# Futures - 009 - Pure, Functional, Financial Python Katas

A simple kata today.

A forward contract in finance is analogous to a future in computer science, it doesn't return anything until it's got the delivery price at maturity.

A forward is a contract where a delivery price of an asset is agreed upon at time 't' but no money exchanges hands until the maturity or delivery date of the contract at time 'T' in the "future".

There is little or no futzing once the maturity date is here, we receive or pay money depending on the difference between the contract's delivery price and the price of the asset at the same date.

There are forwards for many types of assets, the forward's delivery price is set so that the price paid for the contract today is zero.

If you are not familiar with forwards, you might be a little perplexed. How can we set the delivery price now so that the future is worth nothing? Surely that would require a crystal ball to forecast the, er, future?

Let's explain with the principle of 'no arbitrage'.

We will create a portfolio of assets worth nothing.

First, we sell a forward on a single stock (which is worth zippo).

Then we sell (or short) a single stock.

And finally put the amount of money we get from shorting the stock into a bank account.

In Pseudo code, the value of our portfolio is,

`P(t) = 0 - S(t) + S(t) = 0`

Which sums to zero.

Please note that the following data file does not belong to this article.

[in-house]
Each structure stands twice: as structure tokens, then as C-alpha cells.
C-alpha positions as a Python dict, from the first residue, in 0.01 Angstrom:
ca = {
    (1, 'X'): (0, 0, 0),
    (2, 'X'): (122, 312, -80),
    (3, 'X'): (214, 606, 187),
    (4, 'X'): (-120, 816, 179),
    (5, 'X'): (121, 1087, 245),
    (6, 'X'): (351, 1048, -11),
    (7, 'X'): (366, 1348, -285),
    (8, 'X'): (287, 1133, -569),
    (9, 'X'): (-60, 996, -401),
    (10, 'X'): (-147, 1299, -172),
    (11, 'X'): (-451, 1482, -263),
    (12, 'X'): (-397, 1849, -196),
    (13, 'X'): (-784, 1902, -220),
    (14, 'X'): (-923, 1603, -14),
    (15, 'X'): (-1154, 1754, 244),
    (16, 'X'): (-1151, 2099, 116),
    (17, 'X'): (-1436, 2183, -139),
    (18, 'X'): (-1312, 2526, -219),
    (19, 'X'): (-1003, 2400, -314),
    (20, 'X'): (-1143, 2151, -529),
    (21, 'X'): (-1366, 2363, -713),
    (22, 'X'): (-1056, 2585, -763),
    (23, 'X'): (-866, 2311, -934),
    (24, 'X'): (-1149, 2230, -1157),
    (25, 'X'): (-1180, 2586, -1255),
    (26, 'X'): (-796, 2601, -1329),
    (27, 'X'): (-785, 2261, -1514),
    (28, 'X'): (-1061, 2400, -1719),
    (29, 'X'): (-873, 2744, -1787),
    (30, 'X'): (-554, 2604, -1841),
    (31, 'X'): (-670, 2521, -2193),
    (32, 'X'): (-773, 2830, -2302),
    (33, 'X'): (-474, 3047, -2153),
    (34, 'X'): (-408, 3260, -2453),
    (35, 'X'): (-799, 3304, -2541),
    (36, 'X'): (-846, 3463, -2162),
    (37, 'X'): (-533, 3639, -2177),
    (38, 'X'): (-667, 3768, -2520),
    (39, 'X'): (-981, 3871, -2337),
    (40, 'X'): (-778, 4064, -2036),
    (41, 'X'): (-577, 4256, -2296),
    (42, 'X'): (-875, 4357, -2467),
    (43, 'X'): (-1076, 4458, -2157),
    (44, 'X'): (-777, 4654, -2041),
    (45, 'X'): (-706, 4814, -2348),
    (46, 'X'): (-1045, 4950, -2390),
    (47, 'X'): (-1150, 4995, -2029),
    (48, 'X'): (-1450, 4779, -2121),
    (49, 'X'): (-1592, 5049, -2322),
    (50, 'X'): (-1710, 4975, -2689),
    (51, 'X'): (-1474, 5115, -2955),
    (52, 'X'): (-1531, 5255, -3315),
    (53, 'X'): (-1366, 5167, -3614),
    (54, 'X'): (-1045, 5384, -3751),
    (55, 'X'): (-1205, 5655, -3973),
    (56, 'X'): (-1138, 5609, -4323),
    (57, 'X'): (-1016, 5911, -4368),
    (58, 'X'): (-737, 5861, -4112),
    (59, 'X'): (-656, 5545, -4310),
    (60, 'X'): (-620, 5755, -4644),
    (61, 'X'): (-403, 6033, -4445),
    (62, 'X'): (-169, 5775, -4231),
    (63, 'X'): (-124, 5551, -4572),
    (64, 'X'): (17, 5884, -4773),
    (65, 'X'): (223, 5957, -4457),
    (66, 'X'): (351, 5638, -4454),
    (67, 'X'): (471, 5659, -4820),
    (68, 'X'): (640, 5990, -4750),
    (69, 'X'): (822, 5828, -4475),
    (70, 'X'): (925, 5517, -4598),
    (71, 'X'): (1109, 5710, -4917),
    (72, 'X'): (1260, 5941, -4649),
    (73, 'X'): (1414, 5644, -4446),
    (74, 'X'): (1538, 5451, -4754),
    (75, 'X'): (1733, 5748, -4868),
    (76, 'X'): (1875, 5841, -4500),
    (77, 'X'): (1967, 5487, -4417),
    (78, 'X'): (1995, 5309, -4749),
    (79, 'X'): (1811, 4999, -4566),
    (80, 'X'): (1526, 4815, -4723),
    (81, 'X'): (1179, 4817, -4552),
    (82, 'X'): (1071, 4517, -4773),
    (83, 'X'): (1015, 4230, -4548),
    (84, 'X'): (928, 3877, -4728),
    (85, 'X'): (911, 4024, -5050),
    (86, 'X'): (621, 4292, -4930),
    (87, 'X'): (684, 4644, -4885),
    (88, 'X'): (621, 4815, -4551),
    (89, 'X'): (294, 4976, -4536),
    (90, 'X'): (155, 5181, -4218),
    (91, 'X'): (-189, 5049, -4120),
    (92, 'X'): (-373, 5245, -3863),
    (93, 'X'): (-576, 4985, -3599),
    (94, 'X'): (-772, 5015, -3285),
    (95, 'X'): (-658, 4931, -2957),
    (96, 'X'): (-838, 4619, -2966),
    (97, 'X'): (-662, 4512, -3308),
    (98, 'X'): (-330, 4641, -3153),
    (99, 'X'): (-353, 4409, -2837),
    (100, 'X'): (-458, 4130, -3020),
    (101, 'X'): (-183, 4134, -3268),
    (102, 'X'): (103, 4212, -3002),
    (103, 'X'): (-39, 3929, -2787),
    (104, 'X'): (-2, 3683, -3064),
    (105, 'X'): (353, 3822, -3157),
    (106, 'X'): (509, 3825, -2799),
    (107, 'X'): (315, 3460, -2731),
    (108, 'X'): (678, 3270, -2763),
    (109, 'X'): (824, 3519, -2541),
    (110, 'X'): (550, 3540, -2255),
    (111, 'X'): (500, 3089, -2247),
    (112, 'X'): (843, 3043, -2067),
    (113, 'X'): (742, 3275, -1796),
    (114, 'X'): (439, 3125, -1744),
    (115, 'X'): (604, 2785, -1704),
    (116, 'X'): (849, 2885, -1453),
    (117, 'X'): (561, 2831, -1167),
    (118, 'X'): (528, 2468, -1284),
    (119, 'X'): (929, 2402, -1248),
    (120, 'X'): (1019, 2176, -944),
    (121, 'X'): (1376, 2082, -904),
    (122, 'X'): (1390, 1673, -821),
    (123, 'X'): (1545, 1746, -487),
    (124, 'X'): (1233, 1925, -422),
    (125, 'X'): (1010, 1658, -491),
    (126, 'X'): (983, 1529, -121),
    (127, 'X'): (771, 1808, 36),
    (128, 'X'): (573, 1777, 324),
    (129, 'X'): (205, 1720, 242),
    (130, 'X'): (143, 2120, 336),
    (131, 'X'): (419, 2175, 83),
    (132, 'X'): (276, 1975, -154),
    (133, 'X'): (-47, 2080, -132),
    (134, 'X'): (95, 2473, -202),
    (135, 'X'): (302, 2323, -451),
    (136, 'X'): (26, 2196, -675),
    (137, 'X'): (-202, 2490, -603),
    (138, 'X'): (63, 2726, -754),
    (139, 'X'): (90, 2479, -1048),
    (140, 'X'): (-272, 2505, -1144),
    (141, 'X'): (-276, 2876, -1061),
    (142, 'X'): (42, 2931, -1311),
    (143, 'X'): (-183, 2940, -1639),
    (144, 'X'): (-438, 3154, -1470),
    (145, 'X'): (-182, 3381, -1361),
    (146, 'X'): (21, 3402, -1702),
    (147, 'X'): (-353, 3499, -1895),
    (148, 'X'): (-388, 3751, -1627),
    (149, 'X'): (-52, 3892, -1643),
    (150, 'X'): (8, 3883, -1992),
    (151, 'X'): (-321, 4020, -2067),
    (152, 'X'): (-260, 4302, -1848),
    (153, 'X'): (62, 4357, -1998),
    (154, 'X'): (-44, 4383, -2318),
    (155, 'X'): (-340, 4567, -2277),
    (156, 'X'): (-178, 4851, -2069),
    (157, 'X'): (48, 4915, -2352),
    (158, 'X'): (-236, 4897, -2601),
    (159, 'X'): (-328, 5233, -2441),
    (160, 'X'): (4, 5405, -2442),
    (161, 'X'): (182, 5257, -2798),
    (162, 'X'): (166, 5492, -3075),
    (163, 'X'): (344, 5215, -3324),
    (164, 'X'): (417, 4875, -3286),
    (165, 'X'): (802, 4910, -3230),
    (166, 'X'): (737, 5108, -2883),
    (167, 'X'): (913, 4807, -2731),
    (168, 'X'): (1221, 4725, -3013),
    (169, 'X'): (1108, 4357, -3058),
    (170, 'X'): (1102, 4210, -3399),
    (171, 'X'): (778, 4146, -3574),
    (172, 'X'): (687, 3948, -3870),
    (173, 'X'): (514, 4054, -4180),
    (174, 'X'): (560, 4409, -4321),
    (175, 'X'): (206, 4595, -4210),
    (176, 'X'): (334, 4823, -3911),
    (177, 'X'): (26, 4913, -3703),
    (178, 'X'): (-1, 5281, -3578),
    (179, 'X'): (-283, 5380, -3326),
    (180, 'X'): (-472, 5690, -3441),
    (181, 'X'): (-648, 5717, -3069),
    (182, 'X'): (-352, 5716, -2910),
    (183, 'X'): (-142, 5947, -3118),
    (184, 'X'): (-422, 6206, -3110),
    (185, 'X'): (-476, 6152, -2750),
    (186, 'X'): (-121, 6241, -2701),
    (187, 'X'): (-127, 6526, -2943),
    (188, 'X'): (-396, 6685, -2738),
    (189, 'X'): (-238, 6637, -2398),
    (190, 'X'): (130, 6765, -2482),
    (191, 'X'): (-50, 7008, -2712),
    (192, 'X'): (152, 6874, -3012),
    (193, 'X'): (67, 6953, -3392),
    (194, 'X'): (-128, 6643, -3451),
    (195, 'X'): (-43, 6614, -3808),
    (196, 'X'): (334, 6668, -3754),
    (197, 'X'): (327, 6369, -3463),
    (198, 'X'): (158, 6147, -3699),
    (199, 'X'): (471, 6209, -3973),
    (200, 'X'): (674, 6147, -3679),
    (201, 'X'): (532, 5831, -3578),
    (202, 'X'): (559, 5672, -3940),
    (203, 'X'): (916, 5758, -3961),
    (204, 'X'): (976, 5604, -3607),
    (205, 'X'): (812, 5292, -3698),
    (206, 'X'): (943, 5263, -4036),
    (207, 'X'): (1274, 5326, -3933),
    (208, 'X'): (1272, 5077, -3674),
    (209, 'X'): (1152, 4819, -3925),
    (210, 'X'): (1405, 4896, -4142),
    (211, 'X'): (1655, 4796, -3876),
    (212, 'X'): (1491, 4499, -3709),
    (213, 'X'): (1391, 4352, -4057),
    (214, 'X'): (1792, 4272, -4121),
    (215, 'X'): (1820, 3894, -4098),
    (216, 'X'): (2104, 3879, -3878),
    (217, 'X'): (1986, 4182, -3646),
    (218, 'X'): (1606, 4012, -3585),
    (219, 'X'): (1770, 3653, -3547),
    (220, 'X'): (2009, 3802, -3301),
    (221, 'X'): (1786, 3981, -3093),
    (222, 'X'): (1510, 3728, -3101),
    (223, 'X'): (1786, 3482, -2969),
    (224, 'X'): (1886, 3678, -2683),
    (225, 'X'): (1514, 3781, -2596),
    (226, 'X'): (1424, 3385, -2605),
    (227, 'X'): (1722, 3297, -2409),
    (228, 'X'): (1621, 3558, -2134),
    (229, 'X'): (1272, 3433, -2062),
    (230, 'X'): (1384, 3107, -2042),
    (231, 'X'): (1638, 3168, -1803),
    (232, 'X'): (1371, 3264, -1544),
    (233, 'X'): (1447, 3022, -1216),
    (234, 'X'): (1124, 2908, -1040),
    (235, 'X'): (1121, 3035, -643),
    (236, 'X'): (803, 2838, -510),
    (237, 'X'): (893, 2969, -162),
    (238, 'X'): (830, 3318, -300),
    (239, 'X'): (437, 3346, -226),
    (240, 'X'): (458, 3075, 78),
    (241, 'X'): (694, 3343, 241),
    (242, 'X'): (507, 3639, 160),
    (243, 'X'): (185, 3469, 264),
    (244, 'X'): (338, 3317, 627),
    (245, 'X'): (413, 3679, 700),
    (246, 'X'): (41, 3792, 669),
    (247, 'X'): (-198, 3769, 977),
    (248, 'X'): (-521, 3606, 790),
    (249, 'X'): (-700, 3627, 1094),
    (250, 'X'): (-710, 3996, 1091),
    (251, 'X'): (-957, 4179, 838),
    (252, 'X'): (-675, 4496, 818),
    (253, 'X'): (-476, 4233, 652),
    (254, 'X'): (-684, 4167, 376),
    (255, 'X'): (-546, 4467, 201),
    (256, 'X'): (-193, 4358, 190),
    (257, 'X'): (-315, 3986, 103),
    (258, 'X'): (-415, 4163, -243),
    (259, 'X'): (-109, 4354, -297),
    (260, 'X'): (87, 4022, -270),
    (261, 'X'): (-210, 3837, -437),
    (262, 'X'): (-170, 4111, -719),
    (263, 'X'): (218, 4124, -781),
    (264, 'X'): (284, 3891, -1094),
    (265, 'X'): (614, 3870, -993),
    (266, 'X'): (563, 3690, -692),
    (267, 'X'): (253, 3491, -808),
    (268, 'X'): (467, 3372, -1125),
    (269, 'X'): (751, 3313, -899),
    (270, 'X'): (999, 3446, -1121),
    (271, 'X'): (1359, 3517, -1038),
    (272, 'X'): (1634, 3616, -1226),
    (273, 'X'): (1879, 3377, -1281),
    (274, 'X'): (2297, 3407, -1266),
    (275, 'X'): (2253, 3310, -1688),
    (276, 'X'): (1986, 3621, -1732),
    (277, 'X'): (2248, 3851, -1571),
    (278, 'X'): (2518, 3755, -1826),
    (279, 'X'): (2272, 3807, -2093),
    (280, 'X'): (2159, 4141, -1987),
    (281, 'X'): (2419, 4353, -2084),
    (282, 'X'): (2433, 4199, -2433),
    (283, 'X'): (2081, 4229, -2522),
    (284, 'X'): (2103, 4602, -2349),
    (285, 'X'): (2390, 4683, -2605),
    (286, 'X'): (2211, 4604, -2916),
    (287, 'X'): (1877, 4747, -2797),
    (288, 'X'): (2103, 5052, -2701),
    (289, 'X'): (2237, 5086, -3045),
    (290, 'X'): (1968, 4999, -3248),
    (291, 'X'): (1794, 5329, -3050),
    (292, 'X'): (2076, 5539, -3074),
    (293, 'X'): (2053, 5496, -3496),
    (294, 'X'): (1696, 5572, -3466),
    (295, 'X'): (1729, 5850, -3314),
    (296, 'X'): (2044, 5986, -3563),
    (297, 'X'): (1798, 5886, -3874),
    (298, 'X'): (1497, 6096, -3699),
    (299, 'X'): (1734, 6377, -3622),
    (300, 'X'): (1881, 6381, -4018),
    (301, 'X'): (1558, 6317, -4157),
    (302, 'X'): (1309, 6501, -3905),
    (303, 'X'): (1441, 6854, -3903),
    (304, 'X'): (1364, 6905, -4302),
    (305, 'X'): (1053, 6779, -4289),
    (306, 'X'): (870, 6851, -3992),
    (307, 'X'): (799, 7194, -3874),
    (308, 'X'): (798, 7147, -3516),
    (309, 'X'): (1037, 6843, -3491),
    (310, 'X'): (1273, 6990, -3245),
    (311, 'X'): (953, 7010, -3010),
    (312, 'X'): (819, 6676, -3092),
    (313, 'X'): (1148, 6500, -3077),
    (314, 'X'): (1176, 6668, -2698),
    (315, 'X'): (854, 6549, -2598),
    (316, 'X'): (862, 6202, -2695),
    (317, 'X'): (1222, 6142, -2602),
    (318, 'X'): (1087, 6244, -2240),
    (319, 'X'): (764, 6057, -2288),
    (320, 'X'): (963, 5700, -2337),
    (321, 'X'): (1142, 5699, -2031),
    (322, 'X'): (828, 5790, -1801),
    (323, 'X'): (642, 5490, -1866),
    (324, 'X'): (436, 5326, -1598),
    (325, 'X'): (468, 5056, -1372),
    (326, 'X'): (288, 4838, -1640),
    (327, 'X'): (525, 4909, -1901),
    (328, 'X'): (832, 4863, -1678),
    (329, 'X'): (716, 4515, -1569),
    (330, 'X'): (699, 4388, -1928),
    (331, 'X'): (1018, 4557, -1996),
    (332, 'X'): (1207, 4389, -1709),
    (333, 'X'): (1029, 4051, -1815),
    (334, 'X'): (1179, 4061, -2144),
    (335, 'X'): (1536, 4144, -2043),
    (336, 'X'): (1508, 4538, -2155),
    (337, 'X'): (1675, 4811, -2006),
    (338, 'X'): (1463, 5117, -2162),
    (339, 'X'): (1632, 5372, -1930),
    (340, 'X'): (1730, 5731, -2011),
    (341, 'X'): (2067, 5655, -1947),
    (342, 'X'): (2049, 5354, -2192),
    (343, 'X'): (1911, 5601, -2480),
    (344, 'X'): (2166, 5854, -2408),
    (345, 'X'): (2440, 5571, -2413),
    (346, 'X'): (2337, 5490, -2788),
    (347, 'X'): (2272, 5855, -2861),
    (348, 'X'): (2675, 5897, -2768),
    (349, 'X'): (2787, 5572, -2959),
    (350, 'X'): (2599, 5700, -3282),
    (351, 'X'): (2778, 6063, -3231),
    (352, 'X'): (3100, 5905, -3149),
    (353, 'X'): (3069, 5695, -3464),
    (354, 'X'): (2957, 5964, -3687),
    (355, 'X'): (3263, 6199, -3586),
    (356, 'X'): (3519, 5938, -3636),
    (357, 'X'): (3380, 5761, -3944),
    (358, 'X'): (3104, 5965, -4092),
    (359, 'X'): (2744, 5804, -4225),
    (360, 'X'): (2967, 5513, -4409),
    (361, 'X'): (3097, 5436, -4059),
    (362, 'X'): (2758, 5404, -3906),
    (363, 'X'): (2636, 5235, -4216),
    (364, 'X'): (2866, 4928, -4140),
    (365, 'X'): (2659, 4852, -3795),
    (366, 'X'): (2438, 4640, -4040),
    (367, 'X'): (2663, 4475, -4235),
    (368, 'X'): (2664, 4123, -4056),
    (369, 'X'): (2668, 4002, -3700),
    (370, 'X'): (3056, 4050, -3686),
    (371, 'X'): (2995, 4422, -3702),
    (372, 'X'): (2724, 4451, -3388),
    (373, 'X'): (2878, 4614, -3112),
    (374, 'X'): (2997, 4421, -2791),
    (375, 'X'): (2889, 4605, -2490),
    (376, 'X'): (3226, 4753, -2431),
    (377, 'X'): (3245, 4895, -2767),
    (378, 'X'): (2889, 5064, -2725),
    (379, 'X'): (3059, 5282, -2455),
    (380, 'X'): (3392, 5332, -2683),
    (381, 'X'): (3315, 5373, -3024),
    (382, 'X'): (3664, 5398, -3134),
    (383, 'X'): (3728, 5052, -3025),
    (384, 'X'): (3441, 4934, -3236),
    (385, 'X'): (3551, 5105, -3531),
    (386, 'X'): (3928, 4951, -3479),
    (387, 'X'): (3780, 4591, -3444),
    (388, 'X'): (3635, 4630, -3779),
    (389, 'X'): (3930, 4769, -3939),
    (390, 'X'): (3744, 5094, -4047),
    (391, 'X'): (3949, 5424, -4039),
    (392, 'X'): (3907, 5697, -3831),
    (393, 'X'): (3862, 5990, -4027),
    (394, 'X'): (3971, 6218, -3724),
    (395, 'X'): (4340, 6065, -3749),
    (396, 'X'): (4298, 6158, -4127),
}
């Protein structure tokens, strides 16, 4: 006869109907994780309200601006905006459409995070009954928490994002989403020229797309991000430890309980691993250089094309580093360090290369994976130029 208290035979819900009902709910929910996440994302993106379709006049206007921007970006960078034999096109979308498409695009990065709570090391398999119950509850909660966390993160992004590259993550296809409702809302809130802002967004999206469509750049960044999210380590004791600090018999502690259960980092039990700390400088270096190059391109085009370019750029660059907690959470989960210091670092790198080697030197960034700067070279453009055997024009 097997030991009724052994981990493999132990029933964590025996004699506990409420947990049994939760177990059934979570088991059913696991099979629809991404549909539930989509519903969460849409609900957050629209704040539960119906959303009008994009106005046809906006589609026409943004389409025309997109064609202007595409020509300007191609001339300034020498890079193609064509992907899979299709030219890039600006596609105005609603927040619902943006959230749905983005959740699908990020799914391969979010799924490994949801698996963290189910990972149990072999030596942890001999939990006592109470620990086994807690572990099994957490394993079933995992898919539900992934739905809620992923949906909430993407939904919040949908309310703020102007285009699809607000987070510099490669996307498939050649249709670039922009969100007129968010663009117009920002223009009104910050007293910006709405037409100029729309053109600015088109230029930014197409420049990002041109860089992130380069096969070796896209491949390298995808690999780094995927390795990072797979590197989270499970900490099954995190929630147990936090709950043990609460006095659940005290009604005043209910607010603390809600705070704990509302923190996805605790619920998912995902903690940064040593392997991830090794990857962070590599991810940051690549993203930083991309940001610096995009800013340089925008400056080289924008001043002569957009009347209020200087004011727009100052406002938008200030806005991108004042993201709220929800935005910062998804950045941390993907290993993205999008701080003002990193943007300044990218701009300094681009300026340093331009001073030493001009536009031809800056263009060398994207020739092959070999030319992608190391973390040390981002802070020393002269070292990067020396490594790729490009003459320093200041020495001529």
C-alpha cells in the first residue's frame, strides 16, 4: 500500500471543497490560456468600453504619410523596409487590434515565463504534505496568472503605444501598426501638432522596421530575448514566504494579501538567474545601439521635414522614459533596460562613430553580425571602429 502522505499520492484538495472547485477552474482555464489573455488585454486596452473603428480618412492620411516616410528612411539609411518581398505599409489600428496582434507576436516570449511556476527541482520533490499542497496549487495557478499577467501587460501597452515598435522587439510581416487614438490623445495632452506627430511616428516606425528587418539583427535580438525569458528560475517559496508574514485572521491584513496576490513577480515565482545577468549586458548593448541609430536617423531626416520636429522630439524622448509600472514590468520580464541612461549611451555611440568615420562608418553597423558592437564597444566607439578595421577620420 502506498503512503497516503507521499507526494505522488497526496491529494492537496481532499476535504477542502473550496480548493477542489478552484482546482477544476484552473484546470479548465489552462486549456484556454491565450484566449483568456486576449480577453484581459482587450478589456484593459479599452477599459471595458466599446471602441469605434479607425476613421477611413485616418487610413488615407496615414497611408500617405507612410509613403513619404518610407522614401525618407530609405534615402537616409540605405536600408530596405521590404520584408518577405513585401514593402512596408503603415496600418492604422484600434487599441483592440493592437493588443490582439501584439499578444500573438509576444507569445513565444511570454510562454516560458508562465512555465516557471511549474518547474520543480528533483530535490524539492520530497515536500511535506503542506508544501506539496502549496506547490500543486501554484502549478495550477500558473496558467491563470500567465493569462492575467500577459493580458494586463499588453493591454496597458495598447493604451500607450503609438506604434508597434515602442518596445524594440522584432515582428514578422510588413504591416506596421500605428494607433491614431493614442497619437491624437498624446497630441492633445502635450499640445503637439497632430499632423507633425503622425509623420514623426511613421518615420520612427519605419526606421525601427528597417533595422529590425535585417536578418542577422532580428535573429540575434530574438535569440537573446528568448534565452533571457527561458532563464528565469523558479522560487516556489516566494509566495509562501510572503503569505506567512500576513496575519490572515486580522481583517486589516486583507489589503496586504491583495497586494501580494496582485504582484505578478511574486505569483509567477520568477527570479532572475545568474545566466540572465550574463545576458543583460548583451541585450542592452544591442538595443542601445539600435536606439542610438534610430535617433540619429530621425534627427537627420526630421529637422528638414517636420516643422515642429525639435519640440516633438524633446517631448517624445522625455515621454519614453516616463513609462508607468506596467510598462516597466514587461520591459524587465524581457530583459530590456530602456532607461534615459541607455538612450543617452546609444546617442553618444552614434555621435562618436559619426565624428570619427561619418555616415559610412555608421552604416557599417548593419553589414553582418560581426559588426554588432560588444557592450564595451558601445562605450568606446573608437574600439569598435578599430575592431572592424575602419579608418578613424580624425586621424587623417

Then we wait until the delivery date 'T'.

Our forward will give us the difference between the actual delivery price at 'T' and the delivery price we set at 't', now 'F'.

'F' is the forward's delivery price which we initially entered into at 't', and now we are at 'T', it has changed somehow!

I.e.

`S(T) - F`

Our stock may have grown or declined, but it is now

`-S(T)`

And our cash saved in the bank account has compounded too,

`S(t)*exp(r * (T-t))`

Our portfolio looks like this now,

`P(T) = S(T) - F - S(T) + S(t) * exp(r * (T-t))`

`P(T) = - F + S(t) * exp(r * (T-t))`

This is precisely how much money our portfolio will be worth at 'T'.

Now for the punchline. The No Arbitrage principle is super simple but also sublime.

It supposes, a priori (i.e. at 't') that we cannot expect to make or lose money.

Standing at time 't': P(t) = P(T).

Therefore,

`P(T) = - F + S(t) * exp(r * (T-t)) = 0`

(!)

This is a true academic Jedi mind trick.

The upshot is,

`F = S(t) * exp(r * (T-t))`

The exercise for today is to code up the equations here using lambdas, and ruminate on the No Arbitrage principle.